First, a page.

Mumbai: The rupee completed its best week in more than 12 years on optimism that falling borrowing costs worldwide will boost investor demand for emerging market assets.
The currency extended last week’s gains as central banks in the UK, Europe, Australia, South Korea and India added to last month’s interest rate cuts, helping global stocks rebound. Overseas funds bought $543 million (Rs2,590 crore) more Indian shares than they sold in the four trading days through 4 November, according to data released by the nation’s capital markets regulator.
“The outlook for equities is much better than what it was at the peak of the global credit crisis,” said K.V. Mallik, treasurer at state-owned UCO Bank in Kolkata. “The climate for investments will improve soon and will help the rupee.”
The rupee climbed 3.8% this week to 47.66 a dollar in Mumbai, according to data compiled by Bloomberg. That is the biggest weekly gain since March 1996, making it the best performer among Asia’s 10 most-active currencies outside Japan.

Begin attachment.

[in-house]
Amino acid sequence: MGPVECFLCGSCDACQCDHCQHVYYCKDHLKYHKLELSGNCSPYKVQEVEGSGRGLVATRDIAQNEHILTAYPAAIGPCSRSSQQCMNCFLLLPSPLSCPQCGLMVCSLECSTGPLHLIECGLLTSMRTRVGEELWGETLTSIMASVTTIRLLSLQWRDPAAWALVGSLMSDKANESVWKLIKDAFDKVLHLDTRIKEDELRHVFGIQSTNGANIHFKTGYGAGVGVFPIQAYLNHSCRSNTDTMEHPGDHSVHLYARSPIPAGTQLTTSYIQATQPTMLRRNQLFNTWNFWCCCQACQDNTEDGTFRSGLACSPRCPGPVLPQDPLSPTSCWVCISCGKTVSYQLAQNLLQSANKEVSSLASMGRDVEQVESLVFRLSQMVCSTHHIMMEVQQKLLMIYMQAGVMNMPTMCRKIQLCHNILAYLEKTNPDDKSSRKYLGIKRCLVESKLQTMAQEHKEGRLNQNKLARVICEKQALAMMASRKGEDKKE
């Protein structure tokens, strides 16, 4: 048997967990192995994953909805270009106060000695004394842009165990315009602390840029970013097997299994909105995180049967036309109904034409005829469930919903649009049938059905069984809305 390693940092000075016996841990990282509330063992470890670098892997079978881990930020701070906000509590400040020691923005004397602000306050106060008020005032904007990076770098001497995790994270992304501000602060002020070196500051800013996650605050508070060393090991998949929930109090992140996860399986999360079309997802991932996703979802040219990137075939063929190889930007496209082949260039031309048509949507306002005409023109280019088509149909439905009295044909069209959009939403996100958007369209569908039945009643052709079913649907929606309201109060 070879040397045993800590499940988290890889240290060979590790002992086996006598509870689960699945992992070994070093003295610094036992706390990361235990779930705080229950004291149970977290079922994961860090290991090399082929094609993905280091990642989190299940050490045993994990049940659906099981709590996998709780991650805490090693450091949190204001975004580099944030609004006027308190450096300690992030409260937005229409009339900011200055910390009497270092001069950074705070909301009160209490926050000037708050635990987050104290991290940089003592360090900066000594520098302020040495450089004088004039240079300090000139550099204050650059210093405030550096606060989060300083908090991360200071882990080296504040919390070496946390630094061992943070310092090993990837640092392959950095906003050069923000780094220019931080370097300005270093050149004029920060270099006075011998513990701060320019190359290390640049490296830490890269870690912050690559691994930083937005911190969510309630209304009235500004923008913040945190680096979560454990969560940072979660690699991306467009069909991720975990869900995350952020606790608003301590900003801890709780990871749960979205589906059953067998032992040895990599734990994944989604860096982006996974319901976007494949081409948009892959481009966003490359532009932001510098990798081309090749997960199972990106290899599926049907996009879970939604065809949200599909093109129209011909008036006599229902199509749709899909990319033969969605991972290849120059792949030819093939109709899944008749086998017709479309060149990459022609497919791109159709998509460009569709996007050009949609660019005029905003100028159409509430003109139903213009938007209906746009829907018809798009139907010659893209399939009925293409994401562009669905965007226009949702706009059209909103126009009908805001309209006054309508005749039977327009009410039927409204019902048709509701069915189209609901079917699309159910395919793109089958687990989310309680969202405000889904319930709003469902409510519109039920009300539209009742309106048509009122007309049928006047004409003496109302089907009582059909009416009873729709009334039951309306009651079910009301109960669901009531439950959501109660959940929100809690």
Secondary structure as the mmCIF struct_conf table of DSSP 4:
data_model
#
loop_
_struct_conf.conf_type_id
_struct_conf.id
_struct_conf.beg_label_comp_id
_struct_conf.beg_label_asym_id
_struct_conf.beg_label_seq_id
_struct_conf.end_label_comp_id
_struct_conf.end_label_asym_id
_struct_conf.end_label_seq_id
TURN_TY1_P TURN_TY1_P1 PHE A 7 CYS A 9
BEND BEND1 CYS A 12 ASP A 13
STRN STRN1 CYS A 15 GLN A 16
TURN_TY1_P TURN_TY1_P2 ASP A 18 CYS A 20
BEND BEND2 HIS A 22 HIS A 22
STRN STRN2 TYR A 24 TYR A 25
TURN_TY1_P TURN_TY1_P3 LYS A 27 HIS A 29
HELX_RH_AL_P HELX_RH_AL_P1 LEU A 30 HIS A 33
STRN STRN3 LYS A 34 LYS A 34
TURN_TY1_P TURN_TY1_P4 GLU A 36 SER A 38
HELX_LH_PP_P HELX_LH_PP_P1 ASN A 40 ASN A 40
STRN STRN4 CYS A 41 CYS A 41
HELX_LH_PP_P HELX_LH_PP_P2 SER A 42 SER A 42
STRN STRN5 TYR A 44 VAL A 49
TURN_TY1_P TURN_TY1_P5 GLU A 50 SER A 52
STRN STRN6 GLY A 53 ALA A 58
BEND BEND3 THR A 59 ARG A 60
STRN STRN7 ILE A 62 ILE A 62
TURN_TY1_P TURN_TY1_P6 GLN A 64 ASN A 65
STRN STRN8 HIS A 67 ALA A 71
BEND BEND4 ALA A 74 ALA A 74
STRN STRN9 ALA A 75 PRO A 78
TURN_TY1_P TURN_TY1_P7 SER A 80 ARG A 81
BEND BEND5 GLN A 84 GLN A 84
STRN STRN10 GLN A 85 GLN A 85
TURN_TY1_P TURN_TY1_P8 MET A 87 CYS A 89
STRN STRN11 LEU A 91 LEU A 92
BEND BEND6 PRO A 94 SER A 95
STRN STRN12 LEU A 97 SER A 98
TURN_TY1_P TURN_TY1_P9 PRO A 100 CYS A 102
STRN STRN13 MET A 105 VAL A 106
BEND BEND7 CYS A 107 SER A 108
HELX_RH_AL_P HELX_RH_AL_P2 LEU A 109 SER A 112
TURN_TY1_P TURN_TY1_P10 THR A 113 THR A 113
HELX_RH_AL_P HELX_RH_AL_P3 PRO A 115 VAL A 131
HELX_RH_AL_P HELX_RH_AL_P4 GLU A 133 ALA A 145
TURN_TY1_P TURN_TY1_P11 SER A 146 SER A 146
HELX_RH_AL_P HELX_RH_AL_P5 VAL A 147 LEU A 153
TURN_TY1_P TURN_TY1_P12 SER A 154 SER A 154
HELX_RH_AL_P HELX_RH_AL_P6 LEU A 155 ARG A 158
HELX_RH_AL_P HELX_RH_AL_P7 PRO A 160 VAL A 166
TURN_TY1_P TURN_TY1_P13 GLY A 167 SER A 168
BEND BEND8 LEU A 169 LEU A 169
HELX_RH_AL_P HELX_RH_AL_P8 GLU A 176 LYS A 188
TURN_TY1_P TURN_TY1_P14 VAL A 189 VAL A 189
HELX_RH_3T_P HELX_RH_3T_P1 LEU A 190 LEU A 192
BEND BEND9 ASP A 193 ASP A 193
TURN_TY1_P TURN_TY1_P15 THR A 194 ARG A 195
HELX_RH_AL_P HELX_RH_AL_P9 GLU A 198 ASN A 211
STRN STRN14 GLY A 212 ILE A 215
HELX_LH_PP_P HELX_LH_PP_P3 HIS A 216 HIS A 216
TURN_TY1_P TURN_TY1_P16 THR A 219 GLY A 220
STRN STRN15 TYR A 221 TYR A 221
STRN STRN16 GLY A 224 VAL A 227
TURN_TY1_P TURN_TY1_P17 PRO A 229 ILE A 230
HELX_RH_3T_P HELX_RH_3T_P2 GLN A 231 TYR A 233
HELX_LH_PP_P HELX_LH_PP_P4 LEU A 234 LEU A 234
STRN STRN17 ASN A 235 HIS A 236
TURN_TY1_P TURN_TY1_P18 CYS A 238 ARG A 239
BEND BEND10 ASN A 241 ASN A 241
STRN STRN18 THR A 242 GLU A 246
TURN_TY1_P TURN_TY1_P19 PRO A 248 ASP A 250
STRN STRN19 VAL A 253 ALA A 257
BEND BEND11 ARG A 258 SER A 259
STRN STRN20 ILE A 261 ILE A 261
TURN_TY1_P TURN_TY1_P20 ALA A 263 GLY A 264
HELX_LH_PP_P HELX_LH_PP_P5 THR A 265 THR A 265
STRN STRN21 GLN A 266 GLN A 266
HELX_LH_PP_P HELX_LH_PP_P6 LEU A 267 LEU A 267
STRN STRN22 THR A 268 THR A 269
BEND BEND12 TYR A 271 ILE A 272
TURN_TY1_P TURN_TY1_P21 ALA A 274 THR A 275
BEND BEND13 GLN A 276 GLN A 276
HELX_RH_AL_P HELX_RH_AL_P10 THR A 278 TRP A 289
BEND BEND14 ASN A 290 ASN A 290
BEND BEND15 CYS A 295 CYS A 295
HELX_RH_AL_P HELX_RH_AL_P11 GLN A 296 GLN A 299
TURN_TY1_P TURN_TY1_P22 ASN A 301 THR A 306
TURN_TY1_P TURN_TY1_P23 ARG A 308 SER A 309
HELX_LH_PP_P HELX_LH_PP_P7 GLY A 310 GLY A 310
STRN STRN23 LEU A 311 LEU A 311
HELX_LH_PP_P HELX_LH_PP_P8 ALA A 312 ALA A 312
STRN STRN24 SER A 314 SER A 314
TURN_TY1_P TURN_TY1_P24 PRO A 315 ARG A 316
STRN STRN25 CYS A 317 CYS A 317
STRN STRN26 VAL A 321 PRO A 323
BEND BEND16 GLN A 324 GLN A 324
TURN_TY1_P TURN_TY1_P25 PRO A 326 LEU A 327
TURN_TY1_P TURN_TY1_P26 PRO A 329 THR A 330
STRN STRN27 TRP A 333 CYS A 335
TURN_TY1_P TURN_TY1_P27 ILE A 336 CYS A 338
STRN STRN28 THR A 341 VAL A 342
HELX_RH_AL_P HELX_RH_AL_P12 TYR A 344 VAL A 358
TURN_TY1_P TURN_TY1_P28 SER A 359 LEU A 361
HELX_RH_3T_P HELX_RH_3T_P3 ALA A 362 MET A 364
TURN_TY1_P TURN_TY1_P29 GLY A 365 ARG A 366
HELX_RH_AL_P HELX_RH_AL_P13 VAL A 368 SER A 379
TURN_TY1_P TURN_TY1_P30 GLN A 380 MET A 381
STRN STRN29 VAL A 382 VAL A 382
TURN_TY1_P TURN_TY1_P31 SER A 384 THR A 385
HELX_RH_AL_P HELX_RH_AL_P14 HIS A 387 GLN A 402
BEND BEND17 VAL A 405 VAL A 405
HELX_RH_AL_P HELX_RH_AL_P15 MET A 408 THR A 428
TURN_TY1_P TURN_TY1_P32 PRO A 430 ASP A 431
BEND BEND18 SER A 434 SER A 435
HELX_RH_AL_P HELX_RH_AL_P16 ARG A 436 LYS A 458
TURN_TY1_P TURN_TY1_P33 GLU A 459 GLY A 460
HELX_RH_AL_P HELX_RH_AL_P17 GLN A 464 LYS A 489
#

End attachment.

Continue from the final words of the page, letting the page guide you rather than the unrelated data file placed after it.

The Bank of England cut its key rate on Thursday to 3%, the lowest level since 1955. The 1.5 percentage-point reduction was the biggest in 16 years. The European Central Bank followed with its second half-point cut in a month. The action in Europe followed decisions last week by the US Federal Reserve and Bank of Japan to lower rates.
Bank of Korea dropped its benchmark on Friday for a third time in a month. Australia’s central bank had cut rates on 4 November, the third reduction in as many months. The Reserve Bank of India cut interest rates for the second time in two weeks on 1 November.
The Bombay Stock Exchange Sensitive Index has rebounded 17% since 27 October. The index added 2.4% on Friday.
The value of equities worldwide recovered to $31.8 trillion on 6 November, from $29.4 trillion, the lowest since 2003, reached on 27 October, Bloomberg data show.